(I do realize that I’ve mixed my movie references. Just go with it.)
A friend of the ACLU of PA from an ally organization has said publicly that the state legislature is typically ten years behind the rest of the country. We can quibble over just how far behind the General Assembly is, but his point is well taken.
Early in the 2011-12 session, we’ve already had two reminders that our legislators are behind the times.
House Bill 41/Senate Bill 9: These pieces of legislation would require an applicant for public aid to show a government-issued identification before receiving that aid. Currently, most applicants show ID, but if they do not have it, the issuing department will work with them to get other records to establish ID.
The bill is framed as a way to stop people without papers from getting public aid, but there is no evidence that is actually happen. There is plenty of evidence, though, that a significant percentage of the citizen population does not have government-issued ID. According to the Brennan Center at NYU, 11 percent of US citizens do not have government-issued ID, and they are disproportionately the elderly, the working poor, and black adults. (pdf)
Colorado tried this in 2006 and lost money doing it. The state spent $2 million to implement the program and didn’t save any money. Since then, some states have altered their verification process but without the ID requirement.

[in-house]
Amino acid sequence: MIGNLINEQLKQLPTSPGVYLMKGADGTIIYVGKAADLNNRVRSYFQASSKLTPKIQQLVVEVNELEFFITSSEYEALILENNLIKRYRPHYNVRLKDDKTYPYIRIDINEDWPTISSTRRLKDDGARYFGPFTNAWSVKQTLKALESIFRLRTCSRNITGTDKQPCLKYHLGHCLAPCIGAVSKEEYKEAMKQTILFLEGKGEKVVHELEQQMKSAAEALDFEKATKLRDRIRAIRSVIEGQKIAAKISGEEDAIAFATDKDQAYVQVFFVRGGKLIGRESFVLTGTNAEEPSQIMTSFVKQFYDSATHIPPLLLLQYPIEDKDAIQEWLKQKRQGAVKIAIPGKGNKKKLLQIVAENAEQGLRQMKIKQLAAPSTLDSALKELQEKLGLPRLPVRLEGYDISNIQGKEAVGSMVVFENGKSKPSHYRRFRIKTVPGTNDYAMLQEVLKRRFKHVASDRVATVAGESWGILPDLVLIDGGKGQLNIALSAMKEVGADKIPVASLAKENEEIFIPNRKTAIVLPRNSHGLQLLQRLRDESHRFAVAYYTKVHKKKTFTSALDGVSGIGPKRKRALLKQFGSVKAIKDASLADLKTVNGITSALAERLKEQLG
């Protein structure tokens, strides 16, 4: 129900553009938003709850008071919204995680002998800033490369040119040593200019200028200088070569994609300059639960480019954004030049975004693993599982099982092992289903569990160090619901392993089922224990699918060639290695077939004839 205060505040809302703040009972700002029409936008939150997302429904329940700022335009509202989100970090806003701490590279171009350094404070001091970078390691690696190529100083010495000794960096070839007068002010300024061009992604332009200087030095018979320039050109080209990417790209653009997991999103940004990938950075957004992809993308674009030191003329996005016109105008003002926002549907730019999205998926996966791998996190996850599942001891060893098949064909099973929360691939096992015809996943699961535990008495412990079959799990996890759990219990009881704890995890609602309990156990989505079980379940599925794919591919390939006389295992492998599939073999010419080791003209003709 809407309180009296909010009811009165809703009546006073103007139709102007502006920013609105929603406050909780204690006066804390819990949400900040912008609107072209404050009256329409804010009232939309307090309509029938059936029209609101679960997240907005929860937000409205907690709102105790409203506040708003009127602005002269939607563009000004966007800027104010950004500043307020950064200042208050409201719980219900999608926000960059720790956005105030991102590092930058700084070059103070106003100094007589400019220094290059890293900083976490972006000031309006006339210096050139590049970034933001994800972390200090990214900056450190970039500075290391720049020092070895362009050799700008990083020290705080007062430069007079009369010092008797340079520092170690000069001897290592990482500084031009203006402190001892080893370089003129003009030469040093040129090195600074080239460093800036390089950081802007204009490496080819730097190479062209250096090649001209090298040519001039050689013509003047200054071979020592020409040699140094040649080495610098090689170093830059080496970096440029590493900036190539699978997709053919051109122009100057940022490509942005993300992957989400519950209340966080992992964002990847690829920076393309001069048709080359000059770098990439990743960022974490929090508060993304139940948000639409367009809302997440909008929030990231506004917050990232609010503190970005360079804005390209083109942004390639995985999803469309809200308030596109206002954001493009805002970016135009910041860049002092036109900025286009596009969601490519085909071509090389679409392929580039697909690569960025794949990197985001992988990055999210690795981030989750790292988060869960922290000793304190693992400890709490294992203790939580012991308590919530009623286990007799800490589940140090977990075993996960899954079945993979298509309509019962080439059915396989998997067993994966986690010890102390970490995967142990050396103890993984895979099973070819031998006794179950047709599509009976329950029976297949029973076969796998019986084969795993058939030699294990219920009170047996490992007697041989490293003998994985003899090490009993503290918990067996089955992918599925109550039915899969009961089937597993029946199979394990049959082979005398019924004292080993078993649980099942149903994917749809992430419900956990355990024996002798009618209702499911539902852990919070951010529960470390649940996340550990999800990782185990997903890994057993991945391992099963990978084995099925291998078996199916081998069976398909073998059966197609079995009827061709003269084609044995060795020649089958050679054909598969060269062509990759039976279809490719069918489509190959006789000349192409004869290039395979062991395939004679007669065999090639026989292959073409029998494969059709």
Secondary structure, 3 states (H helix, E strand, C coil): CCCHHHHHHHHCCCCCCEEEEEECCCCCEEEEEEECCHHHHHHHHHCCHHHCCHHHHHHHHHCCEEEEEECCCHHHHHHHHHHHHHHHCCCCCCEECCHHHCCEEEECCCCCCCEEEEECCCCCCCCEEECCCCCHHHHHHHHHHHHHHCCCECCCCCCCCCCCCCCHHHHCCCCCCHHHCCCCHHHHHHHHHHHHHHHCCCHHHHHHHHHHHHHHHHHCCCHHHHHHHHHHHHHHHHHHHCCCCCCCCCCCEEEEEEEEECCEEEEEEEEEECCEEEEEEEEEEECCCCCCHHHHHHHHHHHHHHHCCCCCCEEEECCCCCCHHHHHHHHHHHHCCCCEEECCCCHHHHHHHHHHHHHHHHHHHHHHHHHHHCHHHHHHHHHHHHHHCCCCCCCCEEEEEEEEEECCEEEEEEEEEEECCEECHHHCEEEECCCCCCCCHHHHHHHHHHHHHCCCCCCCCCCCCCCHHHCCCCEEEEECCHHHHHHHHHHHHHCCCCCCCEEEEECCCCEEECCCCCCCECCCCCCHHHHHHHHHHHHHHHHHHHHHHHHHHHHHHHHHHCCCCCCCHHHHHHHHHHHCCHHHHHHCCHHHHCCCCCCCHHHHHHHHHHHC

But here in PA the supporters of HB 41 and SB 9 continue to plow forward. Oh, and the Rendell administration estimated that these bills would cost $19 million to implement.
House Bill 308: At least with HB 41 and SB 9, what we’ve learned from other states is a relatively new phenomenon. When it comes to the death penalty, some of our state legislators are stuck in 1996.
House Bill 308 addresses capital cases in which the jury does not reach a unanimous verdict on the sentence. Under current law, if the jury is not unanimous, the judge implements a sentence of life without parole. This happened in a recent trial in Philadelphia in which the defendant was convicted of killing a police officer. Seven jurors wanted life and five wanted death.
HB 308 is the response to that trial. This bill would require a court to seat a new jury to hear another penalty phase argument. There is a mountain of evidence that shows that the death penalty is more costly than even life without parole. In the last three years, New Jersey and New Mexico repealed capital punishment, in part due to its large financial burden, and the Illinois legislature has passed a repeal bill, which awaits the governor’s signature.
If HB 308 becomes law, it would only add to that huge payout that the commonwealth pays for the privilege (?) of maintaining the death penalty.
California has a law like this. It drags out the capital trial process, and it is expensive and painful to victims’ families. The LA Times recently featured a story on the mother and grandmother of murder victims who is struggling to continue through the trial process and wants the prosecution to stop pursuing death. She just wants it to end.
They say adults have to hear something seven times before they learn it. Clearly, we advocates have our work cut out for us in bringing our legislators into this decade.